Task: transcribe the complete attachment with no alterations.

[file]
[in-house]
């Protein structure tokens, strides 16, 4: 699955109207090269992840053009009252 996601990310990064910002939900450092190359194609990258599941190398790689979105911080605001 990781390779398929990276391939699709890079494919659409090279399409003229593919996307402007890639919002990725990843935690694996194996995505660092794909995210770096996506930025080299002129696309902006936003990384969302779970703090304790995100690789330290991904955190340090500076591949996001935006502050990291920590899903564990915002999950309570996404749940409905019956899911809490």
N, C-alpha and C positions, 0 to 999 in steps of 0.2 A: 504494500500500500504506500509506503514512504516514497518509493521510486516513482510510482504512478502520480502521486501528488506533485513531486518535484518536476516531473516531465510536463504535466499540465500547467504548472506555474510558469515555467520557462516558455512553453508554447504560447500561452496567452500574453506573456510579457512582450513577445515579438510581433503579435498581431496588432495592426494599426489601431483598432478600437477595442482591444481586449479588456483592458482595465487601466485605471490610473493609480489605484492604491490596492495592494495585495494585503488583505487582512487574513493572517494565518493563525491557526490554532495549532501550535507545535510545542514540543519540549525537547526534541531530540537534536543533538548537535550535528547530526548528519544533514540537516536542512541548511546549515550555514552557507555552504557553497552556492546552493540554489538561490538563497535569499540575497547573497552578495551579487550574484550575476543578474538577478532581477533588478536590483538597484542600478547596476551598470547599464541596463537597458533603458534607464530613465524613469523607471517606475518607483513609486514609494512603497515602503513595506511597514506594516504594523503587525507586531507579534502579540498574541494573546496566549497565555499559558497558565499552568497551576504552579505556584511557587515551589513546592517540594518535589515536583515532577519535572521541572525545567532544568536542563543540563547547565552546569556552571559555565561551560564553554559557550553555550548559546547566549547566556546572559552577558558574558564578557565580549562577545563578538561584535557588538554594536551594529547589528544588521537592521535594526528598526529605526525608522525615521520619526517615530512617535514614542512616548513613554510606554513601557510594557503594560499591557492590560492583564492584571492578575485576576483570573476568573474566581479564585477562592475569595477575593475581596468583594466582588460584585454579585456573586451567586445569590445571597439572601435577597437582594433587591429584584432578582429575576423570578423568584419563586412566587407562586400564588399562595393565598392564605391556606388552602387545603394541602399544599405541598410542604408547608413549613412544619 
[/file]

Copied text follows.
[in-house]
């Protein structure tokens, strides 16, 4: 699955109207090269992840053009009252 996601990310990064910002939900450092190359194609990258599941190398790689979105911080605001 990781390779398929990276391939699709890079494919659409090279399409003229593919996307402007890639919002990725990843935690694996194996995505660092794909995210770096996506930025080299002129696309902006936003990384969302779970703090304790995100690789330290991904955190340090500076591949996001935006502050990291920590899903564990915002999950309570996404749940409905019956899911809490």
N, C-alpha and C positions, 0 to 999 in steps of 0.2 A: 504494500500500500504506500509506503514512504516514497518509493521510486516513482510510482504512478502520480502521486501528488506533485513531486518535484518536476516531473516531465510536463504535466499540465500547467504548472506555474510558469515555467520557462516558455512553453508554447504560447500561452496567452500574453506573456510579457512582450513577445515579438510581433503579435498581431496588432495592426494599426489601431483598432478600437477595442482591444481586449479588456483592458482595465487601466485605471490610473493609480489605484492604491490596492495592494495585495494585503488583505487582512487574513493572517494565518493563525491557526490554532495549532501550535507545535510545542514540543519540549525537547526534541531530540537534536543533538548537535550535528547530526548528519544533514540537516536542512541548511546549515550555514552557507555552504557553497552556492546552493540554489538561490538563497535569499540575497547573497552578495551579487550574484550575476543578474538577478532581477533588478536590483538597484542600478547596476551598470547599464541596463537597458533603458534607464530613465524613469523607471517606475518607483513609486514609494512603497515602503513595506511597514506594516504594523503587525507586531507579534502579540498574541494573546496566549497565555499559558497558565499552568497551576504552579505556584511557587515551589513546592517540594518535589515536583515532577519535572521541572525545567532544568536542563543540563547547565552546569556552571559555565561551560564553554559557550553555550548559546547566549547566556546572559552577558558574558564578557565580549562577545563578538561584535557588538554594536551594529547589528544588521537592521535594526528598526529605526525608522525615521520619526517615530512617535514614542512616548513613554510606554513601557510594557503594560499591557492590560492583564492584571492578575485576576483570573476568573474566581479564585477562592475569595477575593475581596468583594466582588460584585454579585456573586451567586445569590445571597439572601435577597437582594433587591429584584432578582429575576423570578423568584419563586412566587407562586400564588399562595393565598392564605391556606388552602387545603394541602399544599405541598410542604408547608413549613412544619 